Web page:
Top positive review
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Tragic story powerfully told
on 6 January 2014
I've read quite a few books about climbing in the Himalayas and Karakorum, but I haven't read one more powerful than this. The book starts by giving a brief overview of the cultures and home villages of the main local (i.e. Pakistani and Nepalese) personalities in this tragic story. In part the book tells the familiar one of those with the money (in this case, people form the west and Korea) taking advantage of the high altitude porters and local climbers who are employed primarily to get them to the top of whatever mountain is being climbed (K2 in this instance). However, this book is different to the others I've read because the focus is vey much on the "Sherpa" community rather than the fee paying climbers.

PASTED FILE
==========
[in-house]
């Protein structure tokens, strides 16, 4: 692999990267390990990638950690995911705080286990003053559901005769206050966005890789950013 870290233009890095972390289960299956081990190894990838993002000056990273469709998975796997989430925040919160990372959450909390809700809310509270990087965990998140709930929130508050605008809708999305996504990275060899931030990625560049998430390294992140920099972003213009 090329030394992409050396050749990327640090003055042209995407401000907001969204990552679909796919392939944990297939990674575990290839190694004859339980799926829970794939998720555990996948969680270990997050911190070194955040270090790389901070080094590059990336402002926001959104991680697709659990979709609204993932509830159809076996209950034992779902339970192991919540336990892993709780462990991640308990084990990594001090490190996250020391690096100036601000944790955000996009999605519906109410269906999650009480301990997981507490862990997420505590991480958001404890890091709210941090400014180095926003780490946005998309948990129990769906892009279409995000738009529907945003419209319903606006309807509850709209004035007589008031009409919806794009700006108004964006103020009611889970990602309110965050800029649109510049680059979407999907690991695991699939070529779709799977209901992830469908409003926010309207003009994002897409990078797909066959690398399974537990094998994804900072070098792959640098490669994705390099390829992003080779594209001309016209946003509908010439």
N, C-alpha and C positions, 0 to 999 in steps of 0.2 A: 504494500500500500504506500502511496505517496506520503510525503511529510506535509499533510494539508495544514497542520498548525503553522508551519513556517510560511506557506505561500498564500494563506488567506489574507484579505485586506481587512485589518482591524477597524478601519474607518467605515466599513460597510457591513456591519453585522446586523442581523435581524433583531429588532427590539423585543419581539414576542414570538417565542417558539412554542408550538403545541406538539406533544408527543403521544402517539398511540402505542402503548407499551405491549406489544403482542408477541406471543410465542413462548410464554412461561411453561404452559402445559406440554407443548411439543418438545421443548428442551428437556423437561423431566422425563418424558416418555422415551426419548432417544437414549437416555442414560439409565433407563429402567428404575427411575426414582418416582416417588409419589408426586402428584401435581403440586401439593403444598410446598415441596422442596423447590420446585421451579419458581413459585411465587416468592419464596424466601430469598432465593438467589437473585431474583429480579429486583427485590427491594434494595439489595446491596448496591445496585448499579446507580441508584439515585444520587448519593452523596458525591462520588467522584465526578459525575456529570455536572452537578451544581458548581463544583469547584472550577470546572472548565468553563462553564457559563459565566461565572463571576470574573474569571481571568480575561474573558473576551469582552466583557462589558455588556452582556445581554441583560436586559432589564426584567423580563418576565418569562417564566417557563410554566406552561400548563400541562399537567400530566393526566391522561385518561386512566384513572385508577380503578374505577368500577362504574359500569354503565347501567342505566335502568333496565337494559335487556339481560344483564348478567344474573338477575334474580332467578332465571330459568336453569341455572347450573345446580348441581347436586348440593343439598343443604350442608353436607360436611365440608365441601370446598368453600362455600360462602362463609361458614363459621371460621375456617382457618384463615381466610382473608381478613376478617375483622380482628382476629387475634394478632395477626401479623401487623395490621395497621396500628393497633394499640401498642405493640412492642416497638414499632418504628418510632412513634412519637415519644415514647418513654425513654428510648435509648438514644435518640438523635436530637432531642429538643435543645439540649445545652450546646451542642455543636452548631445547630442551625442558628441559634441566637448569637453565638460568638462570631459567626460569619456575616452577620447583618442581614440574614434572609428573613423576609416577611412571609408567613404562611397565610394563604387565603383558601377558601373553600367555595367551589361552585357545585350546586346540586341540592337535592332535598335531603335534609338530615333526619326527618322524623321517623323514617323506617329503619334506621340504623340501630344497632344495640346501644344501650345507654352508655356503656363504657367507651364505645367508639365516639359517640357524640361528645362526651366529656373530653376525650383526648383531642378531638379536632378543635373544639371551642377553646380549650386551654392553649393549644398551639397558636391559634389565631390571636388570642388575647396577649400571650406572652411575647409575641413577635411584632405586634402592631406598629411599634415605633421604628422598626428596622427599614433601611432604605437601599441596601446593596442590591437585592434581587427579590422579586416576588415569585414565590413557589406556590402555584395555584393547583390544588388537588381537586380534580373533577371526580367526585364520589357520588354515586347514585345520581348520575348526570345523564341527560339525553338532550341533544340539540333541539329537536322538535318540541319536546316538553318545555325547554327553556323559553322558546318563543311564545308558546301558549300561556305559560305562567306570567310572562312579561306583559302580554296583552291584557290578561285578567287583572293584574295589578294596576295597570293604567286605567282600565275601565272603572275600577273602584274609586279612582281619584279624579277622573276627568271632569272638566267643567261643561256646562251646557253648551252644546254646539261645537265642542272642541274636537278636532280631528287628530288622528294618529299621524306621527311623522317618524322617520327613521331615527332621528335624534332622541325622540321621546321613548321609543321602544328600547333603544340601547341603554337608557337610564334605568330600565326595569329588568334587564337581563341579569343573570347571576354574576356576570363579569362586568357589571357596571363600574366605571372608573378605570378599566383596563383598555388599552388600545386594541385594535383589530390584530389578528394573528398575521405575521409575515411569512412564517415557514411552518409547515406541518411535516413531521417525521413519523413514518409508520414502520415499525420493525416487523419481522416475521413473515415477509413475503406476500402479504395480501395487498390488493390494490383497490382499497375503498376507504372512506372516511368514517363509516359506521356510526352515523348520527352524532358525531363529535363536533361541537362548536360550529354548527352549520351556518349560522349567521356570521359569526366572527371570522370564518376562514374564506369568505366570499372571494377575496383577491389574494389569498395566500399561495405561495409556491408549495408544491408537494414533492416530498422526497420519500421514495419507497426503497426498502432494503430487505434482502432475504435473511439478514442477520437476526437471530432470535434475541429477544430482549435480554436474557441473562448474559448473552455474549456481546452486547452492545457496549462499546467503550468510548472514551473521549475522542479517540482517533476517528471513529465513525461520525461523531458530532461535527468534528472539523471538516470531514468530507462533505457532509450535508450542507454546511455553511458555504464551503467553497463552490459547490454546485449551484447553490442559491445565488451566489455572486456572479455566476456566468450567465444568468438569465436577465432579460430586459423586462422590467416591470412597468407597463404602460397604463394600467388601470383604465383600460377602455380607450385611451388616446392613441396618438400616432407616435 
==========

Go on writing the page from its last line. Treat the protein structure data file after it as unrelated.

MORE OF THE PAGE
Additionally, when things start to go very very wrong, the writing is such that I felt I got a palpable sense of how the key players were thinking and feeling.
The book finishes off with a powerful insight into the impact on the families that are left behind when their husbands/sons/brothers go off to the mountains, and also the emotional pain suffered by those porters and climbers who manage to survive and return home when others, including family members, don't.
Finally, I think the book successfully manages not to be preachy about the ethics involved in these kinds of tragedies, but you are left in little doubt as to who are the biggest losers when tragedy strikes.
A brilliant book.